Inc., an Internet auction business that specializes in jewelry sales, took a hit two years ago when a research article alleged that its bids appeared to be rigged and that a major shareholder was a convicted felon.

Despite denials from the company, the accusations cut the Bidz's stock value in half over five days, and it kept sliding from there.

Now the Culver City company's taking another body blow: Shareholders have filed suit over the issues that led to the research report, alleging that the online auctioneer wasn't up front about its business practices and the personal histories of the company's key figures. As a result, investors claim its actions have cost them millions of dollars.

In the past month, individual shareholders have filed four lawsuits against Bidz, three in federal court and one in Los Angeles Superior Court. Three of the suits are seeking class-action status. The plaintiffs, all represented by different lawyers, are seeking an unspecified amount in damages. At least one similar suit was filed earlier.

It's a dramatic turn of events for the company, which is the largest online retailer of jewelry in the country. It auctions merchandise such as necklaces, rings, earrings and watches to customers around the world, and last year it brought in more than $200 million in revenue.

Meanwhile, Bidz's business is suffering. Last quarter it reported about $31.2 million in revenue, down from $61.9 million in the same quarter last year.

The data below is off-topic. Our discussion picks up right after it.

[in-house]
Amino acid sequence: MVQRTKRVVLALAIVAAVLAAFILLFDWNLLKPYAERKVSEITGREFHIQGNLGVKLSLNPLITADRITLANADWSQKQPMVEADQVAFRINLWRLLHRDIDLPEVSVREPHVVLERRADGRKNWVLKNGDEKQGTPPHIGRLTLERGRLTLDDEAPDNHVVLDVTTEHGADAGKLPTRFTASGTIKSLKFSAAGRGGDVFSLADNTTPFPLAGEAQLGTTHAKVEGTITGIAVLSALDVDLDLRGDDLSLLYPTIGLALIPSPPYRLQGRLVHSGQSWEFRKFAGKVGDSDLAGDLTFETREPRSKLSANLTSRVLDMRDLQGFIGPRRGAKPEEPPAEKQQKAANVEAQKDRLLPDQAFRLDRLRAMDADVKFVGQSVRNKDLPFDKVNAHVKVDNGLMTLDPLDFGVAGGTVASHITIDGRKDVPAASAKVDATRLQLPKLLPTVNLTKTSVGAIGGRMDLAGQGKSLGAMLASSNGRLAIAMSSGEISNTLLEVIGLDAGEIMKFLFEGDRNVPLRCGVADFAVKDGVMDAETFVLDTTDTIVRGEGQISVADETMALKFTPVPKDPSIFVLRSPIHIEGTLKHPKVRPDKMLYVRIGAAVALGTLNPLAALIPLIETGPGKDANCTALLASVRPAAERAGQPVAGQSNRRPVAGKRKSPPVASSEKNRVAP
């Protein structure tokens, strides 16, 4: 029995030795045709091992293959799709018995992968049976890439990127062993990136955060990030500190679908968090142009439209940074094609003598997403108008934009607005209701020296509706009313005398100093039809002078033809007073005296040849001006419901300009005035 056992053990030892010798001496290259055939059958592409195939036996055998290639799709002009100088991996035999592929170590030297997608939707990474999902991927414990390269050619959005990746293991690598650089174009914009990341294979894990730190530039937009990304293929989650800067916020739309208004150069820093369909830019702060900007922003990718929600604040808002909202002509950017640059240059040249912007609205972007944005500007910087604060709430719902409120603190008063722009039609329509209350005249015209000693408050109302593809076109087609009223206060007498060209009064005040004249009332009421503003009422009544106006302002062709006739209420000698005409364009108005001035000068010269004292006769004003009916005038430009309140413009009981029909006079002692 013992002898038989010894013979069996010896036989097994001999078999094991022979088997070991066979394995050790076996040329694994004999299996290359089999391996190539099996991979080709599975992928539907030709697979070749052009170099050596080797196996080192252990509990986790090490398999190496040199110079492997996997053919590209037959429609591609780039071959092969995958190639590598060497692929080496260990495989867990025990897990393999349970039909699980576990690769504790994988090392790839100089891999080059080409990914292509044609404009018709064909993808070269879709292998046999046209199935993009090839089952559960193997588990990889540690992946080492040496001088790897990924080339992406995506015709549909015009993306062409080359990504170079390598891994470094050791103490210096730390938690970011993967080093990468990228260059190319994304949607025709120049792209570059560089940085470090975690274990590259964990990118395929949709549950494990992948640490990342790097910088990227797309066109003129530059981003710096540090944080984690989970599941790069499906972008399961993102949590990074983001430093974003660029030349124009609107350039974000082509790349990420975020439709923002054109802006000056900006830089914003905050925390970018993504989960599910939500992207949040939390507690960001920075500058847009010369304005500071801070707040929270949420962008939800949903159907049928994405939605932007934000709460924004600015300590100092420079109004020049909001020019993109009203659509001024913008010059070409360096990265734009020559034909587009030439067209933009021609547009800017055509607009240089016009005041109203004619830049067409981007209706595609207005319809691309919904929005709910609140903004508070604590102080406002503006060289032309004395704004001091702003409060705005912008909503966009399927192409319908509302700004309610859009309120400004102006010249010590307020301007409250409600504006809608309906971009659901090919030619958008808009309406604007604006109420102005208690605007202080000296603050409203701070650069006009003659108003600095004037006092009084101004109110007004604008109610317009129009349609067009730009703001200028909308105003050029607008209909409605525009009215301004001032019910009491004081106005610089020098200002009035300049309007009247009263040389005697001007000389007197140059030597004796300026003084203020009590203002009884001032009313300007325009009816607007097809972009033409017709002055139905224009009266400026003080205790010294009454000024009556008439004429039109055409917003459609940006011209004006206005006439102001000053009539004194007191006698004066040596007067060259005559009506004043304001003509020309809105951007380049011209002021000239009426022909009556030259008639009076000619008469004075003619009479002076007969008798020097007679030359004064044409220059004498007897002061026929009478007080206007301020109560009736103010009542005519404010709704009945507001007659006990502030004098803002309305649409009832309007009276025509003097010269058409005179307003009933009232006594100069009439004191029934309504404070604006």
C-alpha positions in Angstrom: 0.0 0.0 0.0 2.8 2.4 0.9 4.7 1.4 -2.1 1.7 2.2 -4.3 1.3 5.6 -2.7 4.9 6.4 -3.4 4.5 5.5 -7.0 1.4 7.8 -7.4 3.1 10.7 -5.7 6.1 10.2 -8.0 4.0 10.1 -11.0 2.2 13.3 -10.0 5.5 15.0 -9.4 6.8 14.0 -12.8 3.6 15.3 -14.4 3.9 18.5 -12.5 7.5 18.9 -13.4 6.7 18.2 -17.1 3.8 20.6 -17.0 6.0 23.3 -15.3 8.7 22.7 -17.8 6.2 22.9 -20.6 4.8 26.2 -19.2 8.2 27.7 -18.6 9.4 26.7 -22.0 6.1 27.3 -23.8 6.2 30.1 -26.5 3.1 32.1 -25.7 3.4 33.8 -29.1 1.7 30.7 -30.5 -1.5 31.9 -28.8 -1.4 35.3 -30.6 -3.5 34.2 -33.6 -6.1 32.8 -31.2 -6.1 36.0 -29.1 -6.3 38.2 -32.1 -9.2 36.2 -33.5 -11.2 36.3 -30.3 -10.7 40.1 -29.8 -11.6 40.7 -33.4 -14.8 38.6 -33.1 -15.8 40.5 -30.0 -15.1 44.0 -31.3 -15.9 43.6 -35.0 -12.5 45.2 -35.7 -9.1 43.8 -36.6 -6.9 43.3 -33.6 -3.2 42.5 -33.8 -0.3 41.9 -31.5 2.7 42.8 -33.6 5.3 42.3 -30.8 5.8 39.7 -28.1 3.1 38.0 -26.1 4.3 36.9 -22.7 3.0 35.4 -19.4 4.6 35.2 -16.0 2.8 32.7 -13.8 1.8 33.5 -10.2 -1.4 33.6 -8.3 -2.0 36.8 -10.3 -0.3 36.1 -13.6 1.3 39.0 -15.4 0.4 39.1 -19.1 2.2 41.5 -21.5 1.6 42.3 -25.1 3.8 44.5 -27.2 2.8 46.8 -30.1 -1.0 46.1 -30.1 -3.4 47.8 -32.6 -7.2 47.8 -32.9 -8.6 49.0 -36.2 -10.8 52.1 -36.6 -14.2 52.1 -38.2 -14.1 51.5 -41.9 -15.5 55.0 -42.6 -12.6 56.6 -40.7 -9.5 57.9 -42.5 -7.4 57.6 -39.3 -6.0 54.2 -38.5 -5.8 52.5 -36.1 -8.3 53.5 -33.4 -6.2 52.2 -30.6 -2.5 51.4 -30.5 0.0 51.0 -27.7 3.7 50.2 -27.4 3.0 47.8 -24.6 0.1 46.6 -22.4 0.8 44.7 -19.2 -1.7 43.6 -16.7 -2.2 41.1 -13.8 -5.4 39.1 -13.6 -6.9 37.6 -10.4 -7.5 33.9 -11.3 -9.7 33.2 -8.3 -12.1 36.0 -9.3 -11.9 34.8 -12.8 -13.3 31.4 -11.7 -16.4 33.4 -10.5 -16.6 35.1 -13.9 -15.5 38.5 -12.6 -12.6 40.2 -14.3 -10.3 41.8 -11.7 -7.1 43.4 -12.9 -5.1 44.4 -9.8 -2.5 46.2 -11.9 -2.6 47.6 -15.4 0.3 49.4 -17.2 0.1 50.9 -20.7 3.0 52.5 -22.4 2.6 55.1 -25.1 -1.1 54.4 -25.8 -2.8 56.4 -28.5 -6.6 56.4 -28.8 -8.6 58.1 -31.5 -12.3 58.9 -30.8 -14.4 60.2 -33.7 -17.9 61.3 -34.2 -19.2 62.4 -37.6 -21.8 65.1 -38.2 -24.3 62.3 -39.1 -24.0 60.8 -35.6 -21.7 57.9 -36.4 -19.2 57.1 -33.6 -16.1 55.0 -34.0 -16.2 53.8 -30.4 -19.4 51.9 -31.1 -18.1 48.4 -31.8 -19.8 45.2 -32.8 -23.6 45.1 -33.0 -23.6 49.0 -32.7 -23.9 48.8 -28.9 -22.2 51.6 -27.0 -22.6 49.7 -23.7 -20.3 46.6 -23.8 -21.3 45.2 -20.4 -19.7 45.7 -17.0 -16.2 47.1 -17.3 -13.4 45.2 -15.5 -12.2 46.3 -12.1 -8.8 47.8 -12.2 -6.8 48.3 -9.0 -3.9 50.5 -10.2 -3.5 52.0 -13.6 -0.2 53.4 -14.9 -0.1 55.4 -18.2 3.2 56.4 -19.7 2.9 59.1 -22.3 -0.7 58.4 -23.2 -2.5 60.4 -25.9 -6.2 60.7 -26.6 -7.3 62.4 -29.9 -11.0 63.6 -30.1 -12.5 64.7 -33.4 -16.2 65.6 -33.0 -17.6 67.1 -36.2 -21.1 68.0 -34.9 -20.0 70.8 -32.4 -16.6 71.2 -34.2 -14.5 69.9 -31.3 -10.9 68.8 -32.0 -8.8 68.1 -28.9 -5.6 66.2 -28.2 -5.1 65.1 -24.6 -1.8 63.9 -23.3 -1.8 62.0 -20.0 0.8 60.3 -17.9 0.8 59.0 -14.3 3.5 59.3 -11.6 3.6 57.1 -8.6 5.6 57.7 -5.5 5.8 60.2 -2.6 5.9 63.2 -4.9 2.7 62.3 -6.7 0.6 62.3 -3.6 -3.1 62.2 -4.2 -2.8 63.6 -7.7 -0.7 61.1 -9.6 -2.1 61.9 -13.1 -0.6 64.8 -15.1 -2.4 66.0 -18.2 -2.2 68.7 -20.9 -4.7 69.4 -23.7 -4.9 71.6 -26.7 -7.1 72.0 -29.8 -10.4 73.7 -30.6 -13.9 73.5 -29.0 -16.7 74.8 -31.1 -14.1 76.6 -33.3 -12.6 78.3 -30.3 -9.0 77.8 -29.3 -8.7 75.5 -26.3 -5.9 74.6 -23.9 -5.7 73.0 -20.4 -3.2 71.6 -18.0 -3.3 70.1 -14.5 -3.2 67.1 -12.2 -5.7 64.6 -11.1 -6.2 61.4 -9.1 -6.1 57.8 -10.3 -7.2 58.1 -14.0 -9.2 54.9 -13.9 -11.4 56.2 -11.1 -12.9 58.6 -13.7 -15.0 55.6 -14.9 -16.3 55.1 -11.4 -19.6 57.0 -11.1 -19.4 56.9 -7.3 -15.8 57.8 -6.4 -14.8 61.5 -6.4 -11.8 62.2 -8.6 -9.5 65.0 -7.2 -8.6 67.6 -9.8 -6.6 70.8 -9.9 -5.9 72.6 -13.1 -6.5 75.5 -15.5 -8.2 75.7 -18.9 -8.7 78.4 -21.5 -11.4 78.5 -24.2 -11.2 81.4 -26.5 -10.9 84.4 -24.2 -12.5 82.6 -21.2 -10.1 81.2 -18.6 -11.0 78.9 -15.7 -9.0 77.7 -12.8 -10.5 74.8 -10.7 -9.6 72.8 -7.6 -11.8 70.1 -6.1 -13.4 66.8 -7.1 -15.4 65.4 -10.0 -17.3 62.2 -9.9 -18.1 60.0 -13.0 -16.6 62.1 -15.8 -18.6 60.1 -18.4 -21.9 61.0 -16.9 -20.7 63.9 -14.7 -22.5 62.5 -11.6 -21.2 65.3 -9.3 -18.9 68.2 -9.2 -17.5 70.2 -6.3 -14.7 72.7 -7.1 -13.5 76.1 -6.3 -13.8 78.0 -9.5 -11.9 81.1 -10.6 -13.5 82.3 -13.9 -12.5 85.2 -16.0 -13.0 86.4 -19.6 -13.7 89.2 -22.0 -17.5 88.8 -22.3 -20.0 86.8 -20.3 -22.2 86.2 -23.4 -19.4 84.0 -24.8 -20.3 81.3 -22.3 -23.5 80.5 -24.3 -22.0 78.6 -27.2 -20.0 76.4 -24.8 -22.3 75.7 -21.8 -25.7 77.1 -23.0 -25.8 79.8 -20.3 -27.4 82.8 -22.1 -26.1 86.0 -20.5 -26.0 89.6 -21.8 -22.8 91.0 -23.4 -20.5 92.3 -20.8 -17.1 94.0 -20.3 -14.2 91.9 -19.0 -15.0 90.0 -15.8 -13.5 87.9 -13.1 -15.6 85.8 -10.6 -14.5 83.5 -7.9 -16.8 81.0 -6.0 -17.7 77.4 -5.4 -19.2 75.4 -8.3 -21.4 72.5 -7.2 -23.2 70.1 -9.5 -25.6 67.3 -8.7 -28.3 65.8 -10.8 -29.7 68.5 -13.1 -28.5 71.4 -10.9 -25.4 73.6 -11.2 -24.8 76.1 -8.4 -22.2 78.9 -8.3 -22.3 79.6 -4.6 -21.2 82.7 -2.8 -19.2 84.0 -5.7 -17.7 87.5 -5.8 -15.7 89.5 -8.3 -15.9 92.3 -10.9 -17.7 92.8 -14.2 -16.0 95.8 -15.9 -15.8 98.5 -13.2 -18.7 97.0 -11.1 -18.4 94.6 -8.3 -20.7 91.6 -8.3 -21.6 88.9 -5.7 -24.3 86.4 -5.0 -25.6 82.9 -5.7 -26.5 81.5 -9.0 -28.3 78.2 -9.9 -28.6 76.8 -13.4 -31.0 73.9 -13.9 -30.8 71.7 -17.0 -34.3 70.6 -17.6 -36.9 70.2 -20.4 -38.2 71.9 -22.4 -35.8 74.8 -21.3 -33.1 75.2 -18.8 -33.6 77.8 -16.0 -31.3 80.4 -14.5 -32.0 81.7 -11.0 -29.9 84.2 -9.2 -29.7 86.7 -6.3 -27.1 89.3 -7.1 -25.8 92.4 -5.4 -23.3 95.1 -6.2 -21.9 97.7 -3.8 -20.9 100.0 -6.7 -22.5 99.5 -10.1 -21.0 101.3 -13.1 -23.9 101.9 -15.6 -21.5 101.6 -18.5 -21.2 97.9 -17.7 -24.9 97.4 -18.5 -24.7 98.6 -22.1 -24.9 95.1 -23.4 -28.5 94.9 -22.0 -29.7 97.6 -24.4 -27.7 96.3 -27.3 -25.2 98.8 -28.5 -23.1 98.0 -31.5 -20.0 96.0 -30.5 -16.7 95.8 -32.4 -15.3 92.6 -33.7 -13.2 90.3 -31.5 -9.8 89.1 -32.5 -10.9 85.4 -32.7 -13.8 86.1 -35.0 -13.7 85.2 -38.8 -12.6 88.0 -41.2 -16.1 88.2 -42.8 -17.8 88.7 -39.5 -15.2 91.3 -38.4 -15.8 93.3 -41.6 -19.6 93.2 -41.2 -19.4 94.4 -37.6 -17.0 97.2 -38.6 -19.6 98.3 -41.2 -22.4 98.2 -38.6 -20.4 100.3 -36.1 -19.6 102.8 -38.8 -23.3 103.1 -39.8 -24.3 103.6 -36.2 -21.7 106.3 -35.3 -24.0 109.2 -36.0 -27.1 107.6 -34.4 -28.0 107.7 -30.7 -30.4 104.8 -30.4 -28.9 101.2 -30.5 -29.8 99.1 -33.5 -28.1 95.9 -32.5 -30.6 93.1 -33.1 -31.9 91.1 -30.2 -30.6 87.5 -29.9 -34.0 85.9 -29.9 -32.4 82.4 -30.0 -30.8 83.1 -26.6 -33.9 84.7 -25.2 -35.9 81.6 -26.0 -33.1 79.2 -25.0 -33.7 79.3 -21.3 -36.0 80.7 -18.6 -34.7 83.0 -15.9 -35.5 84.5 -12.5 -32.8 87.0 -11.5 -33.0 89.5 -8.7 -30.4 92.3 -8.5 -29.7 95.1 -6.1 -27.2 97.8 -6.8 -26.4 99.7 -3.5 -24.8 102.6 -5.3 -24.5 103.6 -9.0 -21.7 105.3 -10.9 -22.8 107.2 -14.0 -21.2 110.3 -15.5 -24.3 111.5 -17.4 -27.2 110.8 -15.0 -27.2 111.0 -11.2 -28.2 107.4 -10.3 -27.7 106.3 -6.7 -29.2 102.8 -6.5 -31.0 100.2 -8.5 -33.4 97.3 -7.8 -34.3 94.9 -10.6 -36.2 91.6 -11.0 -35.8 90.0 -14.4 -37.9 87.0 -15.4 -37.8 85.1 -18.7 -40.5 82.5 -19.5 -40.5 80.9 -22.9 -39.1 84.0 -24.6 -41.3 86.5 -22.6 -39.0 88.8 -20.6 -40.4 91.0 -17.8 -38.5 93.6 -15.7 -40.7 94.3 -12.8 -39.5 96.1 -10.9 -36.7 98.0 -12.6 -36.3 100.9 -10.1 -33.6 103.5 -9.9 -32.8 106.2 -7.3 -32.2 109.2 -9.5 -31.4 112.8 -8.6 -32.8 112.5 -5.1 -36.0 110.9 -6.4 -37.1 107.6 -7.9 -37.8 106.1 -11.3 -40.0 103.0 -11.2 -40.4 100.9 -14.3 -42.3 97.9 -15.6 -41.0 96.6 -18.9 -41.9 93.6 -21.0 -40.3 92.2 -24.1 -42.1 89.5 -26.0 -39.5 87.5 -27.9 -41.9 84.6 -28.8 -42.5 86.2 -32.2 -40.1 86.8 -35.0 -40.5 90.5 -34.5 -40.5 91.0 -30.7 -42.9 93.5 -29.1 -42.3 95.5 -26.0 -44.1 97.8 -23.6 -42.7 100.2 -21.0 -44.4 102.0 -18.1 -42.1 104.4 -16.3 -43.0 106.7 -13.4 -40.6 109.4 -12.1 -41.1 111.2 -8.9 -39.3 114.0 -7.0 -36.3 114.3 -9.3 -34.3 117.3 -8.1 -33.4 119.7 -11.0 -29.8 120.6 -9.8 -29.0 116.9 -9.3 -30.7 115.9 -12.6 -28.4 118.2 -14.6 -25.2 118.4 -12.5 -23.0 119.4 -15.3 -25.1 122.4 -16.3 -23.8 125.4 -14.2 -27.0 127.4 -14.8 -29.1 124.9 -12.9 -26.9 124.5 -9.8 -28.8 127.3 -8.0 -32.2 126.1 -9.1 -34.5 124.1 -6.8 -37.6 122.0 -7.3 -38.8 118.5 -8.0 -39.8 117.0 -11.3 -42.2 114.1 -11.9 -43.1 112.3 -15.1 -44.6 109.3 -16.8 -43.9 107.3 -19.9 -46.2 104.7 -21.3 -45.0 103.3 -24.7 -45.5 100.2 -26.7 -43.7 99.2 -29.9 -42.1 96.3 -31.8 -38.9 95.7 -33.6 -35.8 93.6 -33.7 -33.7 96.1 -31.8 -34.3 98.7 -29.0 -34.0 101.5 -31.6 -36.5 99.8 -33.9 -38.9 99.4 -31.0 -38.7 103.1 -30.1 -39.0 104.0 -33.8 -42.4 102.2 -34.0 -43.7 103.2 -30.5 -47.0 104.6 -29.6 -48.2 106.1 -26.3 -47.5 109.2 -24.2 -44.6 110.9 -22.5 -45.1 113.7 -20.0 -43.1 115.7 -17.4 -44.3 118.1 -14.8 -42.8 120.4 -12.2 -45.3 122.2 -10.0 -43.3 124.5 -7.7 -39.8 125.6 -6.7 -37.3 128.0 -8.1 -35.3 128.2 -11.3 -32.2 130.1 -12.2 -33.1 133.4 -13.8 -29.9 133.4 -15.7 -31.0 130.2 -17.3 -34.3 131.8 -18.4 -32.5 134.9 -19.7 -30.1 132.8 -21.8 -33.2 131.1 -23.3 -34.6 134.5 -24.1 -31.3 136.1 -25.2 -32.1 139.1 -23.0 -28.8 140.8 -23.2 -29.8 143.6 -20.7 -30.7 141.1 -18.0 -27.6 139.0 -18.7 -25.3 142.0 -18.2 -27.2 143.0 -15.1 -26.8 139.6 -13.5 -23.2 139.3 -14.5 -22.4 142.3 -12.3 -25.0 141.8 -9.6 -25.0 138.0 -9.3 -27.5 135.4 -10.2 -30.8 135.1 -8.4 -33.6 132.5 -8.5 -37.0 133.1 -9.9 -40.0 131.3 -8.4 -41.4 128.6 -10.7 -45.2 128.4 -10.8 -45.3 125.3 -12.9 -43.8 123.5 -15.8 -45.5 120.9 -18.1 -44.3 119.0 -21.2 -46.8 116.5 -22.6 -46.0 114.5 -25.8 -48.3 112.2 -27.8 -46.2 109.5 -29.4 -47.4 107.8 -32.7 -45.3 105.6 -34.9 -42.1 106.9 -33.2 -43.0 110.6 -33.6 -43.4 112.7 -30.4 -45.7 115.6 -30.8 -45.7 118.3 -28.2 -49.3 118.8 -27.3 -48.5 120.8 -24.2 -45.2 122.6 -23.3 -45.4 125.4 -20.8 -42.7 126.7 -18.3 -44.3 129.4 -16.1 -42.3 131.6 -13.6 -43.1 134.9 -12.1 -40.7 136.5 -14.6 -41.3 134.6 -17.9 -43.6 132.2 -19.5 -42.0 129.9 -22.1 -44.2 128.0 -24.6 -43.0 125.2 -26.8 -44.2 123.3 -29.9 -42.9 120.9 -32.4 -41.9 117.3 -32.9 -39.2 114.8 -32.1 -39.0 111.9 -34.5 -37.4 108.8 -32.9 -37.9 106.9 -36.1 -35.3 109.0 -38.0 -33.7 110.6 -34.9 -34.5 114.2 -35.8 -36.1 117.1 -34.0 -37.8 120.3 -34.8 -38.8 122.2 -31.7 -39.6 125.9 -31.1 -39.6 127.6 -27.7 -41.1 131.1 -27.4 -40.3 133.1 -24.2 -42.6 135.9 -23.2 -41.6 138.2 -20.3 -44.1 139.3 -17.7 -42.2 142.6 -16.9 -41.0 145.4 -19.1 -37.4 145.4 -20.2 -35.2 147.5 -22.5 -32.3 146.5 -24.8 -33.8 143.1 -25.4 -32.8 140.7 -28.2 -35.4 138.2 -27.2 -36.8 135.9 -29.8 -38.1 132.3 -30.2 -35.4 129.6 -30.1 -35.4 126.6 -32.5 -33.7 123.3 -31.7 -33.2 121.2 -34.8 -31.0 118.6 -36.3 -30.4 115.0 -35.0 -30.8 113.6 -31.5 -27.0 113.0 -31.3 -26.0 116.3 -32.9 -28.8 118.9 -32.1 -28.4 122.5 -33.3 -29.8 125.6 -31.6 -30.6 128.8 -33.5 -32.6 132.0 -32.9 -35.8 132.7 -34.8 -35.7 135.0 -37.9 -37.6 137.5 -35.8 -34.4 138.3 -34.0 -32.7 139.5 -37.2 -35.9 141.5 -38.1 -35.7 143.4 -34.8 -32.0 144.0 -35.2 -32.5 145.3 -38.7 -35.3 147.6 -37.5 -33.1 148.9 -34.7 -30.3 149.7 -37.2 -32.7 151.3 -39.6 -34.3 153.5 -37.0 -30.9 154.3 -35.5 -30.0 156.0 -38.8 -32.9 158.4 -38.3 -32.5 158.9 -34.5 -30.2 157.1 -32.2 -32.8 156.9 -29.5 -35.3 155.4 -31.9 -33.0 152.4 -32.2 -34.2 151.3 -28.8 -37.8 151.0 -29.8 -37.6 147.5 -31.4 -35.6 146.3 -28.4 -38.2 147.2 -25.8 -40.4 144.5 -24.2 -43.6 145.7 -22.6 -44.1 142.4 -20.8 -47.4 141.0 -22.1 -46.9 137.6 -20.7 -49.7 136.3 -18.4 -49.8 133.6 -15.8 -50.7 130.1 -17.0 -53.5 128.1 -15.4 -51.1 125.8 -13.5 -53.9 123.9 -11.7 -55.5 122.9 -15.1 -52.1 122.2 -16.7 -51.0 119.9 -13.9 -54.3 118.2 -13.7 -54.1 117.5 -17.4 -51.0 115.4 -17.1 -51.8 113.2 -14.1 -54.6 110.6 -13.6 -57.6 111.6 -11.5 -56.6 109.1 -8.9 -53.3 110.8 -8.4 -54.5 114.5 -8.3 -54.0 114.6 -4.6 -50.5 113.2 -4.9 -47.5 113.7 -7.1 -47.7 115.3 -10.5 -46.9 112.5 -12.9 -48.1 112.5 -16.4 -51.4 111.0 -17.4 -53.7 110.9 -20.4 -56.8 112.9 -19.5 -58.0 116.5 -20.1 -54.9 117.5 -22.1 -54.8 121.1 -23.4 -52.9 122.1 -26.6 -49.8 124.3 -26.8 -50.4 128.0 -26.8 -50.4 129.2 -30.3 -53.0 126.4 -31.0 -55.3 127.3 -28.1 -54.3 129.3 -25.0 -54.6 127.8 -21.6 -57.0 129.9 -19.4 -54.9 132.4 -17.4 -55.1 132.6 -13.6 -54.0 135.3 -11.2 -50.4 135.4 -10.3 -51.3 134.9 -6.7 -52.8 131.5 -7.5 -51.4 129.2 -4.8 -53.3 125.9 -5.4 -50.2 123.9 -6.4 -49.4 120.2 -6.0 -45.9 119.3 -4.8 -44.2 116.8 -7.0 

Its stock price is hovering at around $3 after hitting a high of $19.93 in November 2007 before the allegations of impropriety hit.

The decline in revenue can be attributed partly to the recession: Bidz's lifeblood is jewelry purchases, which consumers are less likely to make these days. But the drop in stock price is at least in part because the looming lawsuits have made investors skittish.

"The company has had a history of legal issues which to some degree have overhung the shares of the stock." said Fred Moran, managing director and Internet stock analyst at Benchmark Co. LLC in Boca Raton, Fla.

Bidz Chief Executive David Zinberg did not return e-mails seeking comment. The company's attorney declined to comment.

Bidz issued a May statement in response to the first shareholder lawsuit saying that the plaintiff's claims are without merit and that it intends to defend itself against the allegations.